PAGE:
No sound from the fuel pump. Checked all fuses, voltage at fuse box ok, changed the fuel pump assembly and still no action from the fuel pump.

Tiny
DOUG SCROGG
  • MEMBER
  • 1996 CHRYSLER CIRRUS
  • 2.7L
  • 4 CYL
  • FWD
  • AUTOMATIC
  • 196,000 MILES
Checked all fuses, voltage at fuse box ok, changed the fuel pump assembly and still no action from the fuel pump. I have 12 volts at the wire harness that fuel assembly plugs into.
Do you
have the same problem?
Yes
No
Tuesday, June 30th, 2015 AT 5:33 PM

8 Replies

Tiny
CARADIODOC
  • EXPERT
Have you checked for spark? What led up to this? Which color wire are you finding 12 volts on, and what do you have to do to find it there?
Was this
answer
helpful?
Yes
No
Tuesday, June 30th, 2015 AT 5:38 PM
Tiny
DOUG SCROGG
  • MEMBER
I found 12 volts on the green black wires in the harness/plug.
I have not checked for spark, because my fuel pump does not work when you fist turn the key, been concentrating on the pump.
Thanks for your time by helping me.
Was this
answer
helpful?
Yes
No
Tuesday, June 30th, 2015 AT 7:25 PM
Tiny
CARADIODOC
  • EXPERT
Are you sure this is a 2.7L? Is this an LX model or LXi?

The fuel pump wire is green / white. There's a separate relay too. Start by bypassing that relay to see if the pump runs. You can also test for voltage that way without having to crank the engine. You can install the relay with the cover removed, then squeeze the contact, or you can remove it and use a stretched-out paper clip to jump terminals 30 and 87 together.
Was this
answer
helpful?
Yes
No
Tuesday, June 30th, 2015 AT 9:00 PM
Tiny
DOUG SCROGG
  • MEMBER
1996 LX
2.5 liter

I pulled the relay out of the socket and replaced it with another relay (known to work) trying to energize the fuel pump and nothing.
I do have 12 volts at the two fuses #8 and #10 and also the fuel pump relay.

Does this car have an Auto shutdown feature?
Was this
answer
helpful?
Yes
No
Wednesday, July 1st, 2015 AT 3:55 AM
Tiny
DOUG SCROGG
  • MEMBER
I am assuming the relay you are referring to is under the hood and on the fuse block, correct?
Was this
answer
helpful?
Yes
No
Wednesday, July 1st, 2015 AT 3:57 AM
Tiny
CARADIODOC
  • EXPERT
The relay isn't the issue. You have to BYPASS it to allow you to troubleshoot the circuit.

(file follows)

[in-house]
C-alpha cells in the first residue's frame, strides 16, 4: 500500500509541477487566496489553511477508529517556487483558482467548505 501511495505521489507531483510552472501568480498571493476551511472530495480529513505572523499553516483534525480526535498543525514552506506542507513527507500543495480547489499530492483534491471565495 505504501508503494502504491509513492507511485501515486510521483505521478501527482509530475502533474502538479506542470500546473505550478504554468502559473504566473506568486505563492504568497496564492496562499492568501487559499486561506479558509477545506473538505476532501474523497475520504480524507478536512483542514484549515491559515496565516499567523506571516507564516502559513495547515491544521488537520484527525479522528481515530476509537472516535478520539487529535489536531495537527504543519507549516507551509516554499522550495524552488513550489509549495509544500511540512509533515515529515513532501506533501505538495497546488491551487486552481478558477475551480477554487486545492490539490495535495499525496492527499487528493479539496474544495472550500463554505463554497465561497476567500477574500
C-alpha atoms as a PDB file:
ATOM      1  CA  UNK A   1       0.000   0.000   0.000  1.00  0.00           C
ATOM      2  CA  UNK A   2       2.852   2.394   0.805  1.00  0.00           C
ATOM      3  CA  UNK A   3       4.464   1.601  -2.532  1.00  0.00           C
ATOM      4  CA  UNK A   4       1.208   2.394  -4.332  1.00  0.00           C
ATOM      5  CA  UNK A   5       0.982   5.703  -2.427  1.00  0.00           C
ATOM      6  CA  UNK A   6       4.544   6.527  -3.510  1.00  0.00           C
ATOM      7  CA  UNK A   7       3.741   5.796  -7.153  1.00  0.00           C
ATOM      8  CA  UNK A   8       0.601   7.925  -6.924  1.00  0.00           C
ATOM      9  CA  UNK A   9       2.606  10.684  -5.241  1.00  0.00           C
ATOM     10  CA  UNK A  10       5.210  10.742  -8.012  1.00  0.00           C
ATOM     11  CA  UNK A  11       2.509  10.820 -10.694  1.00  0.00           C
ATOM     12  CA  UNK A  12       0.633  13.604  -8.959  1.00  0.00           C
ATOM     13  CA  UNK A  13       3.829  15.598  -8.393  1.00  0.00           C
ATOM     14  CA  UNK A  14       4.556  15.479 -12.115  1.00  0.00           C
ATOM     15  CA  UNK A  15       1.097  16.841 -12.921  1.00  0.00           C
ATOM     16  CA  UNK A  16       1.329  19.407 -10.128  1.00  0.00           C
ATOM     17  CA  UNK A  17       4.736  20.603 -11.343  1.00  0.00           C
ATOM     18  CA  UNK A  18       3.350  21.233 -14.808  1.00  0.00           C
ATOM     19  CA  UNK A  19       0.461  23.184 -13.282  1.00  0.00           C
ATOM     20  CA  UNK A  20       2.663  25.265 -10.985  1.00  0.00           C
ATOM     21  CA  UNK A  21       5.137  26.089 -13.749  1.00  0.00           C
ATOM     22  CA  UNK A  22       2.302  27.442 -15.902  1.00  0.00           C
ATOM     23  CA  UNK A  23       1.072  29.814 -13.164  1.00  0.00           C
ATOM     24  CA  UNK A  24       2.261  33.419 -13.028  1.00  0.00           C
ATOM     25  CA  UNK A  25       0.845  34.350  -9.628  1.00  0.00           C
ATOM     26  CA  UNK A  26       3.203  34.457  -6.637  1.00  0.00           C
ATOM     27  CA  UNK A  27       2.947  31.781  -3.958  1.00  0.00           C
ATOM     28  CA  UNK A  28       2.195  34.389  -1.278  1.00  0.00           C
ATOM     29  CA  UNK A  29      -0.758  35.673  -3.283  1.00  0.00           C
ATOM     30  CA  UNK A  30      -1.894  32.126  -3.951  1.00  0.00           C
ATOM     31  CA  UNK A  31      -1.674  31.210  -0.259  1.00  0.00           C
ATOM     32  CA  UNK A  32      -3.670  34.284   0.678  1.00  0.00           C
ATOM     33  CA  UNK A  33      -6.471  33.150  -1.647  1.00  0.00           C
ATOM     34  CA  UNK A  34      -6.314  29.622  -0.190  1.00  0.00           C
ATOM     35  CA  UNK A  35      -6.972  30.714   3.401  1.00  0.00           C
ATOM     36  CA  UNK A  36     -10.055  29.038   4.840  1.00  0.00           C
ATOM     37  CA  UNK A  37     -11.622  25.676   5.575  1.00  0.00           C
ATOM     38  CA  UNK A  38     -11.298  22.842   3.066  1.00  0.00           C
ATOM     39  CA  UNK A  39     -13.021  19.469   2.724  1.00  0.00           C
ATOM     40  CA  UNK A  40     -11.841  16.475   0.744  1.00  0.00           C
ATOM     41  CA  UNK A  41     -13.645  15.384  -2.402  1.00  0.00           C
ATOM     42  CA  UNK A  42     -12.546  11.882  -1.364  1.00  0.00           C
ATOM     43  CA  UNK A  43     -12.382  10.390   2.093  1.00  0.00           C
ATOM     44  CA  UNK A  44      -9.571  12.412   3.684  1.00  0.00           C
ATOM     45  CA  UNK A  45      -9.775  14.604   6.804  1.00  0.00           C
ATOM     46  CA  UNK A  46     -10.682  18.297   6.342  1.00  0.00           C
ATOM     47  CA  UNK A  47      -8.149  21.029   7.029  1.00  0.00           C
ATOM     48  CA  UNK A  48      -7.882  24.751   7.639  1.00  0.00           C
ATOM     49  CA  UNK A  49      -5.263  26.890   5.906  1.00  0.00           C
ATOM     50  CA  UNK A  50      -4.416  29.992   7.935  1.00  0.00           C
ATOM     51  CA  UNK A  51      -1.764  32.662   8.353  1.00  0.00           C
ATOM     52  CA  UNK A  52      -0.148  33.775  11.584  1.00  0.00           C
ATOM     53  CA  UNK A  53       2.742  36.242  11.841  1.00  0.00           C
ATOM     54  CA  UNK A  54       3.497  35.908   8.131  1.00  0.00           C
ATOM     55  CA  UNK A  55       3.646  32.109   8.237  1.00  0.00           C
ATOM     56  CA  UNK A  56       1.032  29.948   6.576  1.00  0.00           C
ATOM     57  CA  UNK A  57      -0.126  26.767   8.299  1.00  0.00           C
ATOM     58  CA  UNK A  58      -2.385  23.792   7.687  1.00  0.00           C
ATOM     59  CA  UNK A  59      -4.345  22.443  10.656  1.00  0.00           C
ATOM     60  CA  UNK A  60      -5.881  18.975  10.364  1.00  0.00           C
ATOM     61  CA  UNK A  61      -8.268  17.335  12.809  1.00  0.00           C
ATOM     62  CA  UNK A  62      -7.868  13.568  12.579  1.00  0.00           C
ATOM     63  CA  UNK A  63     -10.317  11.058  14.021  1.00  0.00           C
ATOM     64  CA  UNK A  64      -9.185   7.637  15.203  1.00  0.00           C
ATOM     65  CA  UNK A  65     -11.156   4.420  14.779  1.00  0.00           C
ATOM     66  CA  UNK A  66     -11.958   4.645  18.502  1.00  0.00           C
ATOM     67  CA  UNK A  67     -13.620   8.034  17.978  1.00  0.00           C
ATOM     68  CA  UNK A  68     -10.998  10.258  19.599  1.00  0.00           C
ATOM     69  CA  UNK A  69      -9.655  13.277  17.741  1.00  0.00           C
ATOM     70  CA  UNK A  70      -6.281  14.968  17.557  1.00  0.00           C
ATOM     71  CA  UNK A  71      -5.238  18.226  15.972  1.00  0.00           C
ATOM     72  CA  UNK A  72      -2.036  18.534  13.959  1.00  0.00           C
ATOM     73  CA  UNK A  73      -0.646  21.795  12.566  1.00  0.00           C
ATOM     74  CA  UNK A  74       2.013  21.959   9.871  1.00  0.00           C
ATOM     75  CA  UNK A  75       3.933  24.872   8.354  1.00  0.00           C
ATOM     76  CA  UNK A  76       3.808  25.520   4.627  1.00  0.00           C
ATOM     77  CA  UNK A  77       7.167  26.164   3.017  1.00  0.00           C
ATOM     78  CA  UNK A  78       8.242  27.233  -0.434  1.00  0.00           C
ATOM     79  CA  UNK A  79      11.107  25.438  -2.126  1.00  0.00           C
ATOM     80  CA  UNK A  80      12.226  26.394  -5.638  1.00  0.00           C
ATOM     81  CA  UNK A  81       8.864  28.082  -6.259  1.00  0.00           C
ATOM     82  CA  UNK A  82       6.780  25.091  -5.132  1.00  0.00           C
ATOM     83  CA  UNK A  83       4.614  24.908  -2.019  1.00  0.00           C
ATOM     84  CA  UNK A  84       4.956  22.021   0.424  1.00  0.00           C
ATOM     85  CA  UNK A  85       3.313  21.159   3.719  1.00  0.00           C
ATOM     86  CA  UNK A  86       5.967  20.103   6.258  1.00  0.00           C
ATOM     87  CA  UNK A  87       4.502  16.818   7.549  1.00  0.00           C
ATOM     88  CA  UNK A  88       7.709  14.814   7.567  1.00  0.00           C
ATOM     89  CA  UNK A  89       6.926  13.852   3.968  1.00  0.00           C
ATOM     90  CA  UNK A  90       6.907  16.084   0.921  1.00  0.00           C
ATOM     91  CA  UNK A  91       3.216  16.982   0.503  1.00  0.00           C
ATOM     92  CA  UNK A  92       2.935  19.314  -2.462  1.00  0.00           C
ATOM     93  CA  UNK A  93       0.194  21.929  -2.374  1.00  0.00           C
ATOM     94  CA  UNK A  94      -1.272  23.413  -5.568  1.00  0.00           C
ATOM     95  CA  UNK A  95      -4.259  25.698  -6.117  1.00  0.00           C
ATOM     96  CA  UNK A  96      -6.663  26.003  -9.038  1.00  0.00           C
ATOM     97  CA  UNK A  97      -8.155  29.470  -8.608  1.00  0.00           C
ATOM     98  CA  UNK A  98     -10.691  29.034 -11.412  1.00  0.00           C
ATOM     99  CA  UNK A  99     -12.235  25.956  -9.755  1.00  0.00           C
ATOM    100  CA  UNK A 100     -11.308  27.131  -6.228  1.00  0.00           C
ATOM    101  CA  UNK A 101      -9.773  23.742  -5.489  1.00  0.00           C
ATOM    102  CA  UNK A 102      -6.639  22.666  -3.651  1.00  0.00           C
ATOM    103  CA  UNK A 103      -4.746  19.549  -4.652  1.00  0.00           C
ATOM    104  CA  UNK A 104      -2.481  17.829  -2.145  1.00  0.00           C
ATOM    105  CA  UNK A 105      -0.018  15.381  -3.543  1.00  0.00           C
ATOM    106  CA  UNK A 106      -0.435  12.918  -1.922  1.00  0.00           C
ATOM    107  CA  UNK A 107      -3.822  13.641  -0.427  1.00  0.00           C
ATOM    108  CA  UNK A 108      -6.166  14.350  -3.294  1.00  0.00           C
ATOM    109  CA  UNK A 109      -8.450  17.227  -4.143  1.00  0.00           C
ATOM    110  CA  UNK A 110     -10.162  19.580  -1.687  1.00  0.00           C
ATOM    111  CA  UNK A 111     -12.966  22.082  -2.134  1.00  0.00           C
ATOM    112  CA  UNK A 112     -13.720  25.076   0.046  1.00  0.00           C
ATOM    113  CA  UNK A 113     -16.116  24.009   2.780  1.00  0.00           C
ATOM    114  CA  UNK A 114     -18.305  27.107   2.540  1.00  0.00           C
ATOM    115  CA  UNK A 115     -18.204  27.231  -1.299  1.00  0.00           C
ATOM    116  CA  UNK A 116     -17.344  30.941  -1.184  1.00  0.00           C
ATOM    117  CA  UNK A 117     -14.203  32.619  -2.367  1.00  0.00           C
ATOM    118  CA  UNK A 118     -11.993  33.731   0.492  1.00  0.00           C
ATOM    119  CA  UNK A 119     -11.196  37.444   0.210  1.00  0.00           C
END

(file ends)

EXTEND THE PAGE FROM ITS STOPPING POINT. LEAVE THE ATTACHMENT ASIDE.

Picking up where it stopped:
All cars have a means of turning the fuel pump off when the engine stops rotating. Chrysler calls theirs the automatic shutdown, (ASD) relay. The Engine Computer turns that relay on for one second when you turn on the ignition switch, then again during engine rotation, (cranking or running). The computer knows to do that by the signals it receives from the crankshaft position sensor and the camshaft position sensor. Those signals also synchronize the firing of the injectors and ignition coil(s).

The ASD relay sends current to the ignition coils, injectors, oxygen sensor heaters, alternator field, and the fuel pump or pump relay. This is where way too many people get hung up on the first thing they find missing. For some reason that is usually the fuel pump, possibly because more observant owners know they should hear the hum of the pump for that first one second, and they notice they aren't hearing it now. Actually, a loss of spark is responsible for about one percent of cranks / no-starts, and a dead fuel pump is responsible for perhaps another four percent. That leaves 95 percent of no-starts caused by a loss of both fuel and spark. That's why when you find one of them missing, it's important to check for the other one.

If you bypass the fuel pump relay with a piece of wire, or pop the cover off and hold it turned on with a rubber band, you should hear the fuel pump running. The ignition switch doesn't have to be on for that. This is a quick test to tell if that circuit is okay. If the pump runs, there's no need to troubleshoot that circuit.
Was this
answer
helpful?
Yes
No
Thursday, July 2nd, 2015 AT 5:27 PM
Tiny
DOUG SCROGG
  • MEMBER
I jumped it and still nothing happened.
Was this
answer
helpful?
Yes
No
Thursday, July 2nd, 2015 AT 6:53 PM
Tiny
CARADIODOC
  • EXPERT
If "it" is the fuel pump relay, and the pump still didn't run, then we do indeed have a problem in that circuit. Keep that relay bypassed, then go in back and check for 12 volts on the green / white wire at the pump's connector. That is done most accurately with the plug still connected, but I realize that's hard to do. I prefer to back-probe through the rubber weather seal. I never approve of cutting a wire's insulation or poking through it to take a reading. If you have to unplug the connector, a test light will be more accurate than a digital voltmeter. You can have a wire almost completely broken except for one remaining strand, and the voltmeter will gladly detect 12 volts, but you can't get enough current through that one strand to run the pump. The test light won't be happy with that one strand either.

If you do find 12 volts there, we'll have to test the ground circuit. That's normally a black wire, but I'll have to go back to the wiring diagram to check for sure.

Be careful if you test with the connector unplugged if you go into the terminal that you don't poke so hard that you spread that terminal open. That's a common cause for a bad connection to the mating terminal on the other half of the plug.
Was this
answer
helpful?
Yes
No
Thursday, July 2nd, 2015 AT 7:20 PM

Please login or register to post a reply.

Recommended Guides